An account number is a unique code composed of numbers, letters, or other characters, and is assigned to the account owner for ease of reference in a financial institution’s accounting records.
An account number is a unique identifier that works alongside a routing number to identify an individual’s account, as well as a particular financial institution.
Modern technology-oriented enterprises use two-step verification passwords as a way of minimizing risks on users’ accounts.
The account number is used to route a request of financial authorization to the correct owner before granting access, thereby facilitating various types of commercial transactions.
The most common type of account number is a checking account number, which identifies the owner and grants access, facilitating various forms of commercial transactions. It is issued to the payment processor and used to route transaction authorization requests to the appropriate owner.
An identifier with a similar role to the account number is the Social Security Number, where the sole purpose is to monitor the earnings history of U.S. workers to determine their benefit entitlements. Nowadays, the checking account number is used across the world to make financial transactions.
How an Account Number Works
In the case of a paper check, the account number is normally indicated at the bottom between the routing number and check number. The first group of numbers, from left, indicates the 9-digit routing number, the middle is the account number, while the third group is the check number.
The arrangement system dates back to 1910 when it was developed to ease the sorting of checks before assigning them to the correct owners. The account number is used in the same function to make payments to the correct party. However, the check number can sometimes be switched with the account number.
Checking account numbers are used by payroll processing agencies to create a direct payment system for workers. Account numbers are linked to the majority of financial transactions that merchants make. Items such as credit card accounts, sales receipts, or gym memberships come with account numbers.
Account Number vs. Routing Number
Identifying a customer during a bank-related financial transaction requires two relevant pieces of data – the account number and the routing number. The unique set of information is assigned when opening an account at a financial institution.
An account number is specific to the account holder and is akin to a customer’s fingerprint or ID. Similarly, the routing number includes unique numerical codes that can identify each banking institution, facilitated by the International Bank Account Number (IBAN).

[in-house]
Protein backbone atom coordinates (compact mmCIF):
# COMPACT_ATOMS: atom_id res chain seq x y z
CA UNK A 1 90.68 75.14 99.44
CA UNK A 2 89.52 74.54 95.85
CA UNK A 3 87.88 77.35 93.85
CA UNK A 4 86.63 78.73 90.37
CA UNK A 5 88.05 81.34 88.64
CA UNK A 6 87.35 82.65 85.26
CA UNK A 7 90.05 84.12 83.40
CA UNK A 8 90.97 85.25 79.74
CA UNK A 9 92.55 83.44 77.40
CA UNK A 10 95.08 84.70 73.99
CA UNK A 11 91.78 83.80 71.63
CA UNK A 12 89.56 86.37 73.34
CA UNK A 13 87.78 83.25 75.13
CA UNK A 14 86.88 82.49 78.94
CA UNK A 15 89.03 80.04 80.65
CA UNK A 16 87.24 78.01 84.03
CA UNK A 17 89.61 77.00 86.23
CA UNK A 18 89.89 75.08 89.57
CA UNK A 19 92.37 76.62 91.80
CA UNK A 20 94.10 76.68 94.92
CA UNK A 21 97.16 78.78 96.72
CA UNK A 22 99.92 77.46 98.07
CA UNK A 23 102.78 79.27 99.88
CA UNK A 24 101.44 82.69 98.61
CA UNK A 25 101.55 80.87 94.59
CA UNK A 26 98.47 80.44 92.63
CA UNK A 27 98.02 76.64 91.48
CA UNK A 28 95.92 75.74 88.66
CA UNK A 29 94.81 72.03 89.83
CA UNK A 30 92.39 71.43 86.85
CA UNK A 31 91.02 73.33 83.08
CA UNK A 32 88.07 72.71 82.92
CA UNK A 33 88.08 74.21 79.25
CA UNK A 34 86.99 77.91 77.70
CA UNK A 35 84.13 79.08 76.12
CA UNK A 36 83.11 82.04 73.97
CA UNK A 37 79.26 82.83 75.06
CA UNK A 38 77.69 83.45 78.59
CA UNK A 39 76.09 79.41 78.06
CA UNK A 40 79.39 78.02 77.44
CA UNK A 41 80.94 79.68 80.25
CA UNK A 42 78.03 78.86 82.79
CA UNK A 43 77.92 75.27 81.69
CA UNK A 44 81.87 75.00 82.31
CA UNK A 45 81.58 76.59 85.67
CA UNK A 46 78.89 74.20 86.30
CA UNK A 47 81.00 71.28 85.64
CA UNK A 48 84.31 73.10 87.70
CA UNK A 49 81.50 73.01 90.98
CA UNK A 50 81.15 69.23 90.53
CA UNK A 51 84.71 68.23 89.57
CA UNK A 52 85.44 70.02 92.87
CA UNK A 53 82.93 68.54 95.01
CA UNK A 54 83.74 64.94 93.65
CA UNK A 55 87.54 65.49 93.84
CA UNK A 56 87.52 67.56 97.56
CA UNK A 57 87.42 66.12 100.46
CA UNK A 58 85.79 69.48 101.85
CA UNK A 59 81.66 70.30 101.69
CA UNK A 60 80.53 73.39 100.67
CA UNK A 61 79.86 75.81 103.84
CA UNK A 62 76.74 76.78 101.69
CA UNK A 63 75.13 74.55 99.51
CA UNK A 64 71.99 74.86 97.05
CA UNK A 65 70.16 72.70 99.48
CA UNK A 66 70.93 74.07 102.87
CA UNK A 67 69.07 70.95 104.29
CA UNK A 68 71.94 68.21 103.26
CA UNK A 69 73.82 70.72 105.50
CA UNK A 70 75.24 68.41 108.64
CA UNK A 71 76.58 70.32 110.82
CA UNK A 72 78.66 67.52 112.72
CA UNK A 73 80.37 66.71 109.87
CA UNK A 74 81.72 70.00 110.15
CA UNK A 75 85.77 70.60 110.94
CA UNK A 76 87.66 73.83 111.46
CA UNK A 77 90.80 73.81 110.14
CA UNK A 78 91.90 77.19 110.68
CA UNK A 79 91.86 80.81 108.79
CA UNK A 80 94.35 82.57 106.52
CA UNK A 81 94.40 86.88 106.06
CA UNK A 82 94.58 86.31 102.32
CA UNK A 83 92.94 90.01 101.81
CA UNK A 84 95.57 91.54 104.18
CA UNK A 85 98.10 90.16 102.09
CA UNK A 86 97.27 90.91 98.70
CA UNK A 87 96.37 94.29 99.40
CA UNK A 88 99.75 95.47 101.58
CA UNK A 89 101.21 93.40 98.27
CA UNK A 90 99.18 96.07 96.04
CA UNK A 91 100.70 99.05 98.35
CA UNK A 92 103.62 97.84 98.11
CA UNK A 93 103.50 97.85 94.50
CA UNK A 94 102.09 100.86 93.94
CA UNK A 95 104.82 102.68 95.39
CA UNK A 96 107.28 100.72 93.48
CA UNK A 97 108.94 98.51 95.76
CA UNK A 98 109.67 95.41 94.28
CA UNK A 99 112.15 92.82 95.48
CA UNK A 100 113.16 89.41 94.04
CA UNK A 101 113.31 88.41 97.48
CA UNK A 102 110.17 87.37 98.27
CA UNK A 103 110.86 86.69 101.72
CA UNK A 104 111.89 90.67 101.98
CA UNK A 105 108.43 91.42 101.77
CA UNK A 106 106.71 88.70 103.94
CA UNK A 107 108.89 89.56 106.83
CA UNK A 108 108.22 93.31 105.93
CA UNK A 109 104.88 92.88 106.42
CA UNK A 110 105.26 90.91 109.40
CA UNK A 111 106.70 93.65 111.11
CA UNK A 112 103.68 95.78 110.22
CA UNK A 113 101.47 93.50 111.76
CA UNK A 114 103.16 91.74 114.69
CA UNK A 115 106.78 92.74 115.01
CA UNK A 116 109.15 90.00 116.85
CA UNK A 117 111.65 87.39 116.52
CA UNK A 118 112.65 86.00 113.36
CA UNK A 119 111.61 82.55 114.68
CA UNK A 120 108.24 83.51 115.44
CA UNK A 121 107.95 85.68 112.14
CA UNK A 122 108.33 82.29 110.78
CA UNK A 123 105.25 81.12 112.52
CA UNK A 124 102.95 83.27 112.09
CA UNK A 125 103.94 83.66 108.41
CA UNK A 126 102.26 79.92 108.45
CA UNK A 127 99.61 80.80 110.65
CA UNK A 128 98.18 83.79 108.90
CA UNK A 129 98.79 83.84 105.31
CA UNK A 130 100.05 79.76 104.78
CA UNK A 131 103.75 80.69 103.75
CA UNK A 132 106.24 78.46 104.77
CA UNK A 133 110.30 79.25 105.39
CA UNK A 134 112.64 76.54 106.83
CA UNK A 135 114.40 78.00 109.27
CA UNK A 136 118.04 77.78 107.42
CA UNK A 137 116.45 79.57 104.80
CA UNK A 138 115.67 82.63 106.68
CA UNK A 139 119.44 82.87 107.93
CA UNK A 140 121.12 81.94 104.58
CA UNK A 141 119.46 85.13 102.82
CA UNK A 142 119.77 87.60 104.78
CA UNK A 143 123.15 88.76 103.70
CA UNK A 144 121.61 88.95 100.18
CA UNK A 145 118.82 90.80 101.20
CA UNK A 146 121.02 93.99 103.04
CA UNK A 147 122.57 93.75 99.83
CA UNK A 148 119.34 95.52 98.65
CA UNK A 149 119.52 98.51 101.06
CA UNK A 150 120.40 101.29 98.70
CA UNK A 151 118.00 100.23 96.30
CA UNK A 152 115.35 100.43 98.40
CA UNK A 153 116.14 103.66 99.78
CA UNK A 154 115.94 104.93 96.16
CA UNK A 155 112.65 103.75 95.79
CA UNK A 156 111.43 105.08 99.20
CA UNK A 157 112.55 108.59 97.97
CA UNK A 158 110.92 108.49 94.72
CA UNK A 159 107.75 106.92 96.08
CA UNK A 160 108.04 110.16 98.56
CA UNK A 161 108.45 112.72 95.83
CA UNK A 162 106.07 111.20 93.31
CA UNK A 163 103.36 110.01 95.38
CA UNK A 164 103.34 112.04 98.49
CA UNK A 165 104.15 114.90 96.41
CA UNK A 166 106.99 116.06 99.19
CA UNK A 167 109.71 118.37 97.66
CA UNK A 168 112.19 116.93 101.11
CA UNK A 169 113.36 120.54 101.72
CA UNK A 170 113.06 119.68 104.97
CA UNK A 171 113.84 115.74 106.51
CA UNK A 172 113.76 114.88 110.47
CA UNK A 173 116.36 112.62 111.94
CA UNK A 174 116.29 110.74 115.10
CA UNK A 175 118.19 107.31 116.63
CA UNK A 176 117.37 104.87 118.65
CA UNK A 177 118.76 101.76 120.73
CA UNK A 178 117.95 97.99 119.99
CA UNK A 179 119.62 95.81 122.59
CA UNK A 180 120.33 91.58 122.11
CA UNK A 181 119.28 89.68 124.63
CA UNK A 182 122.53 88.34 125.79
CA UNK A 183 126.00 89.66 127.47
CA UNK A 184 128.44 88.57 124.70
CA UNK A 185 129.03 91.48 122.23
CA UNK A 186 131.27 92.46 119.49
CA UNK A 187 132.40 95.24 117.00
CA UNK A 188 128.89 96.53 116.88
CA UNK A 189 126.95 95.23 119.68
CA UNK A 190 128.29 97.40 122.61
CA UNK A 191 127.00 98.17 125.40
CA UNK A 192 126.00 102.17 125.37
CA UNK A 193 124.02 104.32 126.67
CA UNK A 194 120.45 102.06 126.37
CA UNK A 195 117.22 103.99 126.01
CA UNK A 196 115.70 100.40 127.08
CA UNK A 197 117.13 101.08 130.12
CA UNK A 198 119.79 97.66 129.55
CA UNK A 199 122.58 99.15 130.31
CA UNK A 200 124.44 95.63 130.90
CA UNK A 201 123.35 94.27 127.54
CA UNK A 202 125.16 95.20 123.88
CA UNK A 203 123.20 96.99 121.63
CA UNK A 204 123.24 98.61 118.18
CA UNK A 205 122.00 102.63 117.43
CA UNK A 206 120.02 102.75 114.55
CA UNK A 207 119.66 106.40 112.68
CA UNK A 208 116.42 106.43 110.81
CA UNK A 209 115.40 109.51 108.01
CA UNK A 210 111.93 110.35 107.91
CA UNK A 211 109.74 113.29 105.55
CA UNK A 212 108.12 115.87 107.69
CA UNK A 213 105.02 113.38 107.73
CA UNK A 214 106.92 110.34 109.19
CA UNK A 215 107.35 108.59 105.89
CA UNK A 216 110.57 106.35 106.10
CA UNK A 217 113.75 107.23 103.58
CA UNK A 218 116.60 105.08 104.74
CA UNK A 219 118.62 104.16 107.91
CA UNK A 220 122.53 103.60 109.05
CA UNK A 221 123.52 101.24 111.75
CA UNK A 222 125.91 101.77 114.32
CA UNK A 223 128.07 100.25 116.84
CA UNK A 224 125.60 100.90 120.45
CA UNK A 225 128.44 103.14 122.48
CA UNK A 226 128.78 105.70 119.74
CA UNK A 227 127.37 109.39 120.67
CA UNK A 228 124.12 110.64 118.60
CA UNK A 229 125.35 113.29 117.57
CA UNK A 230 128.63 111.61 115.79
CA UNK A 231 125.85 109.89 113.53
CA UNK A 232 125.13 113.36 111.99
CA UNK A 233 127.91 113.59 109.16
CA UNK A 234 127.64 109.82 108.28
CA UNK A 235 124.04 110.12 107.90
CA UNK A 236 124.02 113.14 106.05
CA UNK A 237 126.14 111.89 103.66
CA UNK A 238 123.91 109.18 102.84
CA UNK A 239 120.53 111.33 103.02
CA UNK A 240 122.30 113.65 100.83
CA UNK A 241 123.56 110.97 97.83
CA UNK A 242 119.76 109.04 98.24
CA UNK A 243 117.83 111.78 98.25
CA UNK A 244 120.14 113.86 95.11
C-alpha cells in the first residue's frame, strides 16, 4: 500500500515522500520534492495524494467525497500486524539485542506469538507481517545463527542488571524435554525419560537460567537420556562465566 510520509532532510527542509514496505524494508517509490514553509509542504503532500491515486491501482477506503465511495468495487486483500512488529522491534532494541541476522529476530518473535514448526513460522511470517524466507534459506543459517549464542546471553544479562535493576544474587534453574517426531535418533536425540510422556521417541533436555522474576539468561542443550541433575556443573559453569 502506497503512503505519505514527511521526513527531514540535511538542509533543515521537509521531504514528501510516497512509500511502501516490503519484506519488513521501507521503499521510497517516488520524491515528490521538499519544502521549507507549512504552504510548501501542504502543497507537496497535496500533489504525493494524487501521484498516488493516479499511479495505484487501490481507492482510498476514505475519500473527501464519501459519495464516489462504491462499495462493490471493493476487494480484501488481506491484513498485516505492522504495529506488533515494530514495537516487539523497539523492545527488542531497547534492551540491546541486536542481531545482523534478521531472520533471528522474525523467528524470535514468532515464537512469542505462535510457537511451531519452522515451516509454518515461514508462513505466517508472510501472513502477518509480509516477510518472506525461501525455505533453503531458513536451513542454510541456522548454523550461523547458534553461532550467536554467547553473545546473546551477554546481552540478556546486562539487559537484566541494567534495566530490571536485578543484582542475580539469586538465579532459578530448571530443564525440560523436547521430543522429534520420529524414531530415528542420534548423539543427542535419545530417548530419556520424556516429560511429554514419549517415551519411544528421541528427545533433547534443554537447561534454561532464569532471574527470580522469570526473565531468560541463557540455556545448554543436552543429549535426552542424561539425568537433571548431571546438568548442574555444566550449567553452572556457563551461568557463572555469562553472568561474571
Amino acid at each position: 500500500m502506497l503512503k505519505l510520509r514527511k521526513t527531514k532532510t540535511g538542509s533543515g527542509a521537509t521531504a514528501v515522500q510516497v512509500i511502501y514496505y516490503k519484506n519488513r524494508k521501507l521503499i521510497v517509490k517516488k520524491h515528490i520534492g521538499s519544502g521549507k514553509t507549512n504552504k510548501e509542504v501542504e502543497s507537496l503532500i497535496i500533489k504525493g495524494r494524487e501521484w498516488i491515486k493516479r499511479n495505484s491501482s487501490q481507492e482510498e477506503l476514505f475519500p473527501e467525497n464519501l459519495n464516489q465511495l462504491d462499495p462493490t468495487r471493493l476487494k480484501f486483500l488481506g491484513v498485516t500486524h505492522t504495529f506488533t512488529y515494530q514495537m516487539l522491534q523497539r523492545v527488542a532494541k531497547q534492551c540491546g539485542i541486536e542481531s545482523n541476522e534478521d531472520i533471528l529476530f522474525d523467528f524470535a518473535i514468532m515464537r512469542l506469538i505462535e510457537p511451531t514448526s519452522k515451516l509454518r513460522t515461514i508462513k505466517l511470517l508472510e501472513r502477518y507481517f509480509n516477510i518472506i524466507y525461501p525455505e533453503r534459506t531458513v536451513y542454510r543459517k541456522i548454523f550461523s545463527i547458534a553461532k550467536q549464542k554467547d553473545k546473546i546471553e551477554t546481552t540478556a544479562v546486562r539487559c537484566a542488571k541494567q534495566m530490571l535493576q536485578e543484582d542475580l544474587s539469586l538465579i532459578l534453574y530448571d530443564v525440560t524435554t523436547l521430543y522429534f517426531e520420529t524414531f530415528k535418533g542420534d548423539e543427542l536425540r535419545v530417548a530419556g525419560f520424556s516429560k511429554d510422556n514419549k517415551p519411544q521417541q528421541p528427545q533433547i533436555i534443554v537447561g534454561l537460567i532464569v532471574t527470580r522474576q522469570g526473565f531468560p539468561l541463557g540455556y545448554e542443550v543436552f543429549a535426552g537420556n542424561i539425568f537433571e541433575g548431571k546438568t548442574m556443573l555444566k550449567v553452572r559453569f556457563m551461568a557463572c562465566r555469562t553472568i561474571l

IBAN follows a structure of checking digits to facilitate sanity check, which is all about detecting and eliminating instances of duplicated, omitted, or mistyped characters. It allows validation at the point of data entry where a program validates the account number, number of characters, account number format, and country code.
The data is uniquely assigned to the owner to indicate the source and destinations during a financial transaction. For example, an account number and a routing number must be issued to the relevant financial institutions before electronic funds transfer.
In the U.S., the routing number takes a nine-digit format, which proves that the identified financial institution not only maintains an account with the Federal Reserve but is also state- or federal-chartered. It is more often used during tax payment or when reordering checks.
An account number, on the other hand, is used jointly with the routing number to identify a customer’s digital account. Furthermore, it comprises between eight and twelve digits. If a customer is holding dual accounts in the same bank, the bank account number will be different, while the routing number will be similar.
Protecting Account Numbers From Fraud
As is the case with passwords, account numbers are also highly exposed to fraud and identity theft. It explains why a series of annoying questions constrain the routine change of an account number.
Further modifications are currently taking place to make it even less vulnerable to hackers. For example, password managers, combined with the multi-factor authentication system, make it difficult to bypass security features.
Modern techno-savvy enterprises usually protect their customers’ accounts by employing an overly complex master password to gain access to customer account numbers and other highly classified and sensitive data.
Also, accounts with multi-factor authentication, which includes a second security layer to protect an account, are becoming the norm. For example, customers are required to provide biometric data, voice-activation, or a time-sensitive code sent to their email or mobile phone when accessing their accounts.
Regardless, the security enhancement features are not entirely foolproof. Hackers can still gain unauthorized access to accounts when they acquire authentication factors.
Some of the methods to intercept such data include using malware, an account recovery procedure, or phishing. Modern businesses are striving to protect users’ account numbers in an online environment that is increasingly vulnerable.